Sea Life Manchester also offers a SeaTREK experience, boasting to be Europe’s first seabed walk and costing £60 per person. Divers are surrounded by hundreds of fish, sharks, rays and even Ernie, resident Giant Green Sea Turtle.

Tempting as it sounds we declined on this occasion, we were all fished out and just couldn’t plaice, sorry, face, another hour of fishy fun, however up close and personal, instead we headed home after our fun family time.

My overall view is Sea Life Manchester is a good place to pass an hour with young children but is

Sea Life Manchester

The tunnel

overpriced and a little dull at times for the older ones. As a family of four we paid just under £50 admission for what was a very quick visit – even by our standards.

Plenty of pretty fish to look at but none of the creepy crawlies and snakes that the other, bigger Sea Life Centre venues offer and disappointing to see that the much smaller aquarium size is not reflected in the rather oversized prices.

Ideal for fish enthusiasts maybe – not so good for a family looking for a cheap, fun day out.














Sea Life Trafford….a review




A NEW Sea Life Centre has recently opened at Barton Square in the Trafford Centre and, after hearing good reviews, we decided to head over with the children to see for ourselves.


Arriving at around lunch time on Saturday there was a long queue but it moved quickly and we only waited about 10 minutes, even my impatient kids didn’t have time to get bored.


The tour began with a short yet informative talk about turtles, incorporating some great visual effects and lots of interactivity. We took our youngest two boys, aged seven and ten, they were both transfixed as the baby turtles ‘hatched’ before our eyes and scurried towards the ‘sea’.


The Centre is packed with amazing displays throughout as well as lots of tunnels and viewing hidey-holes, which the boys really enjoyed. There are interactive touch screens next to every tank providing facts about the various fish on display, for those that can stand still long enough to read them.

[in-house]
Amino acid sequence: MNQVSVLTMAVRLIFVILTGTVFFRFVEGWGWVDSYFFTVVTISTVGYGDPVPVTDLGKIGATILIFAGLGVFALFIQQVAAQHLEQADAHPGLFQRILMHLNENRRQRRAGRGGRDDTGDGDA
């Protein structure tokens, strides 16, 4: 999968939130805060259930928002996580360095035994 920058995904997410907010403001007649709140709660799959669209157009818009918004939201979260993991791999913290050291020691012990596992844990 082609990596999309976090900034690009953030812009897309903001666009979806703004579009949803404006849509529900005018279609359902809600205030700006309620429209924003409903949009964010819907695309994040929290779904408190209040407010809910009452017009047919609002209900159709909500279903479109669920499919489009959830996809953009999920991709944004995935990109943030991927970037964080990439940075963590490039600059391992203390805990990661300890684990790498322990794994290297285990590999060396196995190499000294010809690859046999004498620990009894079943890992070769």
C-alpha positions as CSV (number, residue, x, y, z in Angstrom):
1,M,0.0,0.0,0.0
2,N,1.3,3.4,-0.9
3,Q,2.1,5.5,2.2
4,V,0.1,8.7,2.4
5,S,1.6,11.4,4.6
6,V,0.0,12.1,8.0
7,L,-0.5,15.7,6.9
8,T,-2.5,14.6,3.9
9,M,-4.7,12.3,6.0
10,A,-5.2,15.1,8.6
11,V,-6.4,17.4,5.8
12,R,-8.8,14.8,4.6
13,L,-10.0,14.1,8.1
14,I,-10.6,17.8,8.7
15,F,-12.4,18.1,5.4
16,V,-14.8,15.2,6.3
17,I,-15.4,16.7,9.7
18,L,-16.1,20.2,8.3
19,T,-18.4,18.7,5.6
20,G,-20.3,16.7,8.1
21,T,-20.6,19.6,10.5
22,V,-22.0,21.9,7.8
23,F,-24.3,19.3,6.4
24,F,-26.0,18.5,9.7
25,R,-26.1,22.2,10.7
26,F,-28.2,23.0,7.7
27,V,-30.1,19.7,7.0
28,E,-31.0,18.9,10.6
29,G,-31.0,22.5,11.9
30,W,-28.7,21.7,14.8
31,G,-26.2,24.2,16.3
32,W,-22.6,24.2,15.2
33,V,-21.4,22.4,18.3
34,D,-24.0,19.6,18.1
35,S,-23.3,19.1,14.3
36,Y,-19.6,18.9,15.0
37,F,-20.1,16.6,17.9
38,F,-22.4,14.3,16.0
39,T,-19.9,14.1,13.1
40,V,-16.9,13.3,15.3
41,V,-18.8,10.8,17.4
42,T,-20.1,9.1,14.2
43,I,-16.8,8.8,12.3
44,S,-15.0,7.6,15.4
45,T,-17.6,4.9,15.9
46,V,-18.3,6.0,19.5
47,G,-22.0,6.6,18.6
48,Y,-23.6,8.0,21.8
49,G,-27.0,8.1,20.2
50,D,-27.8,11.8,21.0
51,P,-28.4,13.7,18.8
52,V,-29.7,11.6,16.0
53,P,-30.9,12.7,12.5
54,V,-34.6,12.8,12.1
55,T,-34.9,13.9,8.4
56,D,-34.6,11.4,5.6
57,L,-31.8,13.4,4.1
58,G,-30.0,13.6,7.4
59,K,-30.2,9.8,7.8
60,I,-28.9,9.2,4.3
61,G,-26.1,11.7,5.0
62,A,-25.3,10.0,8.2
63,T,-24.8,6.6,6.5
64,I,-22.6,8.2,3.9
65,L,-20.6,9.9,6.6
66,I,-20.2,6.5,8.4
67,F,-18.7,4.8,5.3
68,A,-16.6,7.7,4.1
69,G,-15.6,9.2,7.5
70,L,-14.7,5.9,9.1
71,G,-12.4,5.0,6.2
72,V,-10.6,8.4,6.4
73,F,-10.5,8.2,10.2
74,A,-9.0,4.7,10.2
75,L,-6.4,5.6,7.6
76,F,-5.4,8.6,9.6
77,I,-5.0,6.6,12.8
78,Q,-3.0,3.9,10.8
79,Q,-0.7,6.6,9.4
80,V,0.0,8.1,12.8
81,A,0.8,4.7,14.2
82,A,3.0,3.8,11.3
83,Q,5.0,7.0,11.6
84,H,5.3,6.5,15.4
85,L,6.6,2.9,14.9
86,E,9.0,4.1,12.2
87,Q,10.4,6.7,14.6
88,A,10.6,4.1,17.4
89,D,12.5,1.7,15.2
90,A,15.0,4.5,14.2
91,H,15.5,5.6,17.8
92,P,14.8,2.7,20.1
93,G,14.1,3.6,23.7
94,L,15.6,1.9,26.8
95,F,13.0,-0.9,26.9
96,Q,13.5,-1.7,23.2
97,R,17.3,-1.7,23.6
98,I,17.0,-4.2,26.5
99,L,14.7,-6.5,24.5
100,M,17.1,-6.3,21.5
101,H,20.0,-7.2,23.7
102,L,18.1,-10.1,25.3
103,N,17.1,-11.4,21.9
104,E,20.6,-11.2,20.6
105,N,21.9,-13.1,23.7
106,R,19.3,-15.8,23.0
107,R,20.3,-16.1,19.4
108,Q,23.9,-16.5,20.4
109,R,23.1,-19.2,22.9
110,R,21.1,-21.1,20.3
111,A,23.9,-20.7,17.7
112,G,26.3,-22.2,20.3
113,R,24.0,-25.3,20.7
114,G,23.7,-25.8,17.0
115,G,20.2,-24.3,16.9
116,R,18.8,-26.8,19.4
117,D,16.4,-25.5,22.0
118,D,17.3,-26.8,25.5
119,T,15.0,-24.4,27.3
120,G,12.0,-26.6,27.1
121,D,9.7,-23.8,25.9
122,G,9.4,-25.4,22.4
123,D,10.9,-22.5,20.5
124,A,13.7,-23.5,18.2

Finding a soft play area about half way round the boys were delighted and shot off, leaving me to catch my breath after the excited sprint around the tanks they had insisted on.

This would have been the perfect time to sit down and have a cup of tea, unfortunately there were no chairs and I had to stand around as they played, my only complaint of the day to be fair.


When they ran out of steam the boys reappeared and we went to look around the rest of the aquarium, my youngest insisting we head back to see the jellyfish again. They were in a huge tank with a dramatic changing light display and we spent quite a while watching them.


On the way out we passed the clown fish, where I explained to the boys that all clown fish are born male with the biggest and strongest turning female…..I found this interesting fact, along with others in the guide book I bought on the way in;)


We ended our time at Sea Life in the gift shop where the boys chose something each to remember our fun day out. There was plenty of choice and it was good to see some pocket money toys too.


I was really impressed with how child friendly the attraction was and we had a fantastic day. The boys were still talking about it long after we returned home.


I would recommend a trip to Sea Life, in fact we upgraded our tickets to annual passes on the way out and are planning our next visit already.


Tickets are £16.20 per adult whilst a family is charged at £14.10 per family member. Children under 3 enter for free. Annual passes are also available as well as combination tickets for Lego Land that offer discounts.